Up in the Air is not just a popular Oscar-nominated movie starring George Clooney, but also the primary subtext of the 2009-10 NHL season, a gruelling non-stop travel odyssey - missing only the frequent flyer points because everybody charters now.
Mercifully, it will all come to an end this week, either Wednesday night if the Chicago Blackhawks-Philadelphia Flyers' series ends in six, or on Friday, if the Stanley Cup final goes the distance. It's sort of like the end of a long election campaign: everybody running on fumes but aware that they need to be at their best for the last push.
An NHL season that unofficially began in the second last week of August for all the players attending the Olympic orientation camp in Calgary will end with at least two and possibly new members of an ultraexclusive club.
Previously, only three other players in NHL history - Ken Morrow, with the 1980 New York Islanders; Steve Yzerman and Brendan Shanahan with the 2002 Detroit Red Wings - ever won the Stanley Cup and Olympic gold in the same season. Chris Pronger and Mike Richards will join them if Philadelphia emerges triumphant, while Duncan Keith, Brent Seabrook and Jonathan Toews will do so if it ends up being Chicago.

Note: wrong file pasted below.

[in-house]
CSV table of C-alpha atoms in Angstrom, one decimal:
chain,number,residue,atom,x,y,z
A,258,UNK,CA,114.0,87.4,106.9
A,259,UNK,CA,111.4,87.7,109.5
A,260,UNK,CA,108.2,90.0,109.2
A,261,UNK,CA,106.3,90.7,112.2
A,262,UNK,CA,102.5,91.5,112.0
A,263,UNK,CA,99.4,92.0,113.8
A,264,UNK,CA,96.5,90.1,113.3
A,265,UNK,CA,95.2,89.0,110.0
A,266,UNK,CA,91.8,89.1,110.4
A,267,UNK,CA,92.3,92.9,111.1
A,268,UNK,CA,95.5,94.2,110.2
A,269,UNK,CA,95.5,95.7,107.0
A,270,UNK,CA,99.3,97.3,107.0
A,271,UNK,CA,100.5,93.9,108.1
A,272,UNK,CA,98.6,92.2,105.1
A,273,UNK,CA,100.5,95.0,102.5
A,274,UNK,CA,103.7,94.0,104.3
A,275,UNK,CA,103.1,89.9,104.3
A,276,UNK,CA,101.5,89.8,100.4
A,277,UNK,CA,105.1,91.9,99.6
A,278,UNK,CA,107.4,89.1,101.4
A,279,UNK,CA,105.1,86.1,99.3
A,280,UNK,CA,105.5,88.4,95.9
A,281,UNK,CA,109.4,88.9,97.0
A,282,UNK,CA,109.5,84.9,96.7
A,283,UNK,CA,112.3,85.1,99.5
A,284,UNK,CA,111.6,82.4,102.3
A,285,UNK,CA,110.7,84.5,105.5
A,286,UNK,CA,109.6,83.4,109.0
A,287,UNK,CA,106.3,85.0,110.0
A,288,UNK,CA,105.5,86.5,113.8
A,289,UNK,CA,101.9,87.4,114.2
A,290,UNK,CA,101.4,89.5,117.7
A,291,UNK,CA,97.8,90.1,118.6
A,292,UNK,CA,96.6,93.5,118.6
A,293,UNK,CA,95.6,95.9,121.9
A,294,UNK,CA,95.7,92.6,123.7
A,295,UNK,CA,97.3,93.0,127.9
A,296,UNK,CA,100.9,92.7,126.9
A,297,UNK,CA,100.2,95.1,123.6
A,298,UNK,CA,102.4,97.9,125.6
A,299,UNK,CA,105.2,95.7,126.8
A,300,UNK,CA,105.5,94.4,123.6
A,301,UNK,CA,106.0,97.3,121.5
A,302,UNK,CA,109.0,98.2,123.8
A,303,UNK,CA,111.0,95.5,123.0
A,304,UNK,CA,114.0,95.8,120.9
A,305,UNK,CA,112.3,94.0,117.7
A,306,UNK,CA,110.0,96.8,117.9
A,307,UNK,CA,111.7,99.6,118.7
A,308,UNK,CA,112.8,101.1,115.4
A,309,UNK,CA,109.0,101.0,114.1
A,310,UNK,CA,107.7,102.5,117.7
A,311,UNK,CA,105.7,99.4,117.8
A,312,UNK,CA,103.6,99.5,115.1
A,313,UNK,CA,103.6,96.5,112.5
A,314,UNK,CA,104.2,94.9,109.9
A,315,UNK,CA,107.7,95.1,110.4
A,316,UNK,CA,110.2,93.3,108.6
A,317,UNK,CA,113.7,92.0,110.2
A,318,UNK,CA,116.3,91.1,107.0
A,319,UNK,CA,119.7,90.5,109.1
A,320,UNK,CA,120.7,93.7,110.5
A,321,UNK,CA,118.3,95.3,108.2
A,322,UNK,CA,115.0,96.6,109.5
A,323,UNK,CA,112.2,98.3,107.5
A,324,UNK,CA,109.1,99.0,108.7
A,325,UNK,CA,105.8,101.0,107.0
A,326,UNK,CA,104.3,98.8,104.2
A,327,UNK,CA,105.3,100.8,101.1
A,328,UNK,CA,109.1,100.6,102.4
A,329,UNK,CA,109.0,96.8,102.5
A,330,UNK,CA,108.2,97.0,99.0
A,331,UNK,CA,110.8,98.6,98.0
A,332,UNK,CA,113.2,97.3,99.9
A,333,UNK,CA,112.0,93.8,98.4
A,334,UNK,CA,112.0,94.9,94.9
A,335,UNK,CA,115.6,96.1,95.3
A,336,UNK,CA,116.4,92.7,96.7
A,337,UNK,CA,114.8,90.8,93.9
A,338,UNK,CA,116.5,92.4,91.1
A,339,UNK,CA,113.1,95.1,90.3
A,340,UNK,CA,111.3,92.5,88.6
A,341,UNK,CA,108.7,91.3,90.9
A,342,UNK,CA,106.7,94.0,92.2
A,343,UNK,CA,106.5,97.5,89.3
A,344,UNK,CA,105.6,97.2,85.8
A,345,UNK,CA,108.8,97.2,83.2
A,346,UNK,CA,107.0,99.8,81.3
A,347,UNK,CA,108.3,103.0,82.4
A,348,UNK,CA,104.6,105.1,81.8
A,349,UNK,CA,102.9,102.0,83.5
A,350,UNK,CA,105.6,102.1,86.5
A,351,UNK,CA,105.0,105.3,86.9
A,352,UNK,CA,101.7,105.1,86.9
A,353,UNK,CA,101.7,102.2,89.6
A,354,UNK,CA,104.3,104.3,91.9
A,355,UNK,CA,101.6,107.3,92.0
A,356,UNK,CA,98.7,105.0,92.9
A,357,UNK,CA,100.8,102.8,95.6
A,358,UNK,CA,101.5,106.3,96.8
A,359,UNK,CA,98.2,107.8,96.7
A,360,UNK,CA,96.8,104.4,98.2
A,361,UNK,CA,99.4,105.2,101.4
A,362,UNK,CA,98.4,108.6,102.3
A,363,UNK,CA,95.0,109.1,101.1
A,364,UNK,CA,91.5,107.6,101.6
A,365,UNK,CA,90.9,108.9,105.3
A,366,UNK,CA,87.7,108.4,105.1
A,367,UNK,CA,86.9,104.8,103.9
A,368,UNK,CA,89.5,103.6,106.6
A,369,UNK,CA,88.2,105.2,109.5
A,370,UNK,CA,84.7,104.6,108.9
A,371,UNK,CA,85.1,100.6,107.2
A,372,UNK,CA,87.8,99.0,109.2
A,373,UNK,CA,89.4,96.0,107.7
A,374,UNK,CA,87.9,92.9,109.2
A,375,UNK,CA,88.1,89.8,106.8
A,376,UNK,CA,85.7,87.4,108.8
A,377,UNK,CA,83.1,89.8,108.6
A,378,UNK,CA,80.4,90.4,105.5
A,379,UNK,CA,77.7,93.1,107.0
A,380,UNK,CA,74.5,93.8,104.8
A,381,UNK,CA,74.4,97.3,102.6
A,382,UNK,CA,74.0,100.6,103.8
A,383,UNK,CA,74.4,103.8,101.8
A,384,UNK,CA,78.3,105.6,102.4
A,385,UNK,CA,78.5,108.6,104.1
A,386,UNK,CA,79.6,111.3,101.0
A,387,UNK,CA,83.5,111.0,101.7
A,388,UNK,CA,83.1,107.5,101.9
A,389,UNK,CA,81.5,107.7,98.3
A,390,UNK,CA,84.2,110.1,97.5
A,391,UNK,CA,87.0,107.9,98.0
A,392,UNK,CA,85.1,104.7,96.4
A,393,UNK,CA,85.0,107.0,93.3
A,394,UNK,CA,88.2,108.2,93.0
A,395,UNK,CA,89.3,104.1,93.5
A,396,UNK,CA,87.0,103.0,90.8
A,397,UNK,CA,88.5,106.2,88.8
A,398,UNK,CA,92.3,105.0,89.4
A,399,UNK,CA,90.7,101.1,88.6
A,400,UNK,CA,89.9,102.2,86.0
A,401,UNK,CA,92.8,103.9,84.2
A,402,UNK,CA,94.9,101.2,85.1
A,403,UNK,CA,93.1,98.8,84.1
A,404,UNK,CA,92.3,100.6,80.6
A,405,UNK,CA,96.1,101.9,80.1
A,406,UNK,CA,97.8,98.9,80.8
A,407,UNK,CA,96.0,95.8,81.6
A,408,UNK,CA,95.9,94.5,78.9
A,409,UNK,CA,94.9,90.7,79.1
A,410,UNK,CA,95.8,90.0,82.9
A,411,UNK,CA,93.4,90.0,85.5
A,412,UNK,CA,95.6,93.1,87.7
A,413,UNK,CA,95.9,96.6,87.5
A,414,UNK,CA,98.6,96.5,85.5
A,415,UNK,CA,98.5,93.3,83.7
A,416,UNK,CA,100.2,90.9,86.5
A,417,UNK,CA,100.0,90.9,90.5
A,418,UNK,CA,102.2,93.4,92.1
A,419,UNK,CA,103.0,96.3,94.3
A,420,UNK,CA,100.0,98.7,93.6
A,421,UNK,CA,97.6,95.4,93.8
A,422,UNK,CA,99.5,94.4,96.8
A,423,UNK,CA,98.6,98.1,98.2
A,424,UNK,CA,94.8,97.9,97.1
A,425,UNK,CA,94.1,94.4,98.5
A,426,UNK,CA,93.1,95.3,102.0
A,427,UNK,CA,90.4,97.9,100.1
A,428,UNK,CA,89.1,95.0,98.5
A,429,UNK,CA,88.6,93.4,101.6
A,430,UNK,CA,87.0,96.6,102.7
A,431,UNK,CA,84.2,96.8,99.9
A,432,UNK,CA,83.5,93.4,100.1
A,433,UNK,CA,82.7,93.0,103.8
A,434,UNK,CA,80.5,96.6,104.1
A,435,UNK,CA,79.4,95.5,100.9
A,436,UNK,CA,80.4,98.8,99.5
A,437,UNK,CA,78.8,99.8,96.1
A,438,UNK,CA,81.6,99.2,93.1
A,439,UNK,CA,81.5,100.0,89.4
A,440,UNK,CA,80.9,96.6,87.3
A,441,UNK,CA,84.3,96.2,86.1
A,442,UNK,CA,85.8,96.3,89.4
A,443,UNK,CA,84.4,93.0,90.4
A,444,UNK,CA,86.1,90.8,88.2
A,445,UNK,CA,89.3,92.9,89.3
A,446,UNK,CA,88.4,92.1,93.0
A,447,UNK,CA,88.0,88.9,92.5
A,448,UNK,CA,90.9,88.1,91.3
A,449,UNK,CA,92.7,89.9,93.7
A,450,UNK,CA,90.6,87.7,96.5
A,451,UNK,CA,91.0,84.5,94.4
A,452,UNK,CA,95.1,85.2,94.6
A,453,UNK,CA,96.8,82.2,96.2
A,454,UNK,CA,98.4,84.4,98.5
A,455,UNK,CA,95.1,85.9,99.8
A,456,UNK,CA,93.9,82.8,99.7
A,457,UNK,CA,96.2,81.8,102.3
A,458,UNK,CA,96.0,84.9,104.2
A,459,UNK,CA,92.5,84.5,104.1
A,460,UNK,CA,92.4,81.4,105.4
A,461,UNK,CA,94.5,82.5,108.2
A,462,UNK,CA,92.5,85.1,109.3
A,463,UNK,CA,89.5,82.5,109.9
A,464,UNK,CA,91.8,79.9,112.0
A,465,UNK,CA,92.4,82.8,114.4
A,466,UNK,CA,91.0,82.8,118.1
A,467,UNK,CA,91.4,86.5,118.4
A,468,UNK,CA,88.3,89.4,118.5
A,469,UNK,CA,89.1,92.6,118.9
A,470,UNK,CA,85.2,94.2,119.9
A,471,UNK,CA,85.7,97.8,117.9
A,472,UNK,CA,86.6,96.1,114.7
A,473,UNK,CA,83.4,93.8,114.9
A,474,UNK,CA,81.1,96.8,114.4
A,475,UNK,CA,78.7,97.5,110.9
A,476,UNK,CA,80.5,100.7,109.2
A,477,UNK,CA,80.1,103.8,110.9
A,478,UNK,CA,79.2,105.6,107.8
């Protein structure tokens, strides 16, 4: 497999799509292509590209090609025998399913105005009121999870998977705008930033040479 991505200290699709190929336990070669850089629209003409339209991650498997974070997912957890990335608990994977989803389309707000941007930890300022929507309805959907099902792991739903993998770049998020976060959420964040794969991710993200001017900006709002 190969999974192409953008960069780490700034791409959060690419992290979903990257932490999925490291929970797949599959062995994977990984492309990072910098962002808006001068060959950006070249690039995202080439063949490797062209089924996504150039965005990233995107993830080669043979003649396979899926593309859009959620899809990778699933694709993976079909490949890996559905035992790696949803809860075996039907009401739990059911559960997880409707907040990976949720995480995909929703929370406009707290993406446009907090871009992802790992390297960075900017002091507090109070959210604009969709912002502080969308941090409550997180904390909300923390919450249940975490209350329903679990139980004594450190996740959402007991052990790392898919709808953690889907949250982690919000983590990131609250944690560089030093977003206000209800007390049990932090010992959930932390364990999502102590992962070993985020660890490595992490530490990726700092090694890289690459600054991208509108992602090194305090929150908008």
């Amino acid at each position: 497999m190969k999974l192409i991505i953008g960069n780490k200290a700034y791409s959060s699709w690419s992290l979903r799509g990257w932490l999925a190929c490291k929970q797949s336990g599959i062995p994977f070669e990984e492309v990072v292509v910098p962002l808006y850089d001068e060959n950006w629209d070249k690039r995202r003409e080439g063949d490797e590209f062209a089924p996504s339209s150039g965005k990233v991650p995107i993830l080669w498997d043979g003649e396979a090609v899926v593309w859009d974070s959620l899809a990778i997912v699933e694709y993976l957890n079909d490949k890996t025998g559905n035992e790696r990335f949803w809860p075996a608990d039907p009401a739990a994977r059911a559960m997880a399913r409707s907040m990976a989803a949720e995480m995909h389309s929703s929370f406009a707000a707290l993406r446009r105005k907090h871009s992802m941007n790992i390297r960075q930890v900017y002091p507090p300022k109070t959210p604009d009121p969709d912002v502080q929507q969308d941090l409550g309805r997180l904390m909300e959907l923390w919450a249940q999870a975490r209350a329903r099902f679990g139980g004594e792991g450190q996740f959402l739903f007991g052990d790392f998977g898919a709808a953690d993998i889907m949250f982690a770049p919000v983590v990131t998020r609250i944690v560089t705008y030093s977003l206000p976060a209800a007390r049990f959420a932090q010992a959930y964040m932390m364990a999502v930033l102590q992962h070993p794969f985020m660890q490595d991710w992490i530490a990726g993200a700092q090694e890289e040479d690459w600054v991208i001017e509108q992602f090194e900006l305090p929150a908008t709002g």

Pronger and Richards played their 111th games of the season Sunday (82 regular season, seven in the Olympics, 22 in the playoffs); Keith and Patrick Kane were the Blackhawks' leaders at 110 apiece.
No matter how you slice it, that's a lot of hockey - and a lot of travel, especially for a Blackhawks' team that started the year by playing its first two regular-season games in Finland against the Florida Panthers. It makes you think the NBA has it right when it comes to scheduling the final, with its 2-3-2 playoff format, designed to minimize the coast-to-coast travel in the last series.
The NHL's 2-2-1-1-1 format is a killer on the body once things get to this stage of the competition. It frequently undermines the quality of hockey, especially after two pretty good games in Philadelphia last week, on ice that's just so-so, in muggy, humid summer weather that is putting the ice makers in both venues to the test, in addition to the players.
No man is a machine - although Pronger might come close.
The NHL's coaching dominoes should start to fall in the next fortnight, and it looks as if the first opening will be filled by the Columbus Blue Jackets, who are expecting an answer from Guy Boucher either Monday or Tuesday, to see if he'll fill their vacancy. Boucher was most recently with the Hamilton Bulldogs and is considered one of the top up-and-coming young coaches in the game.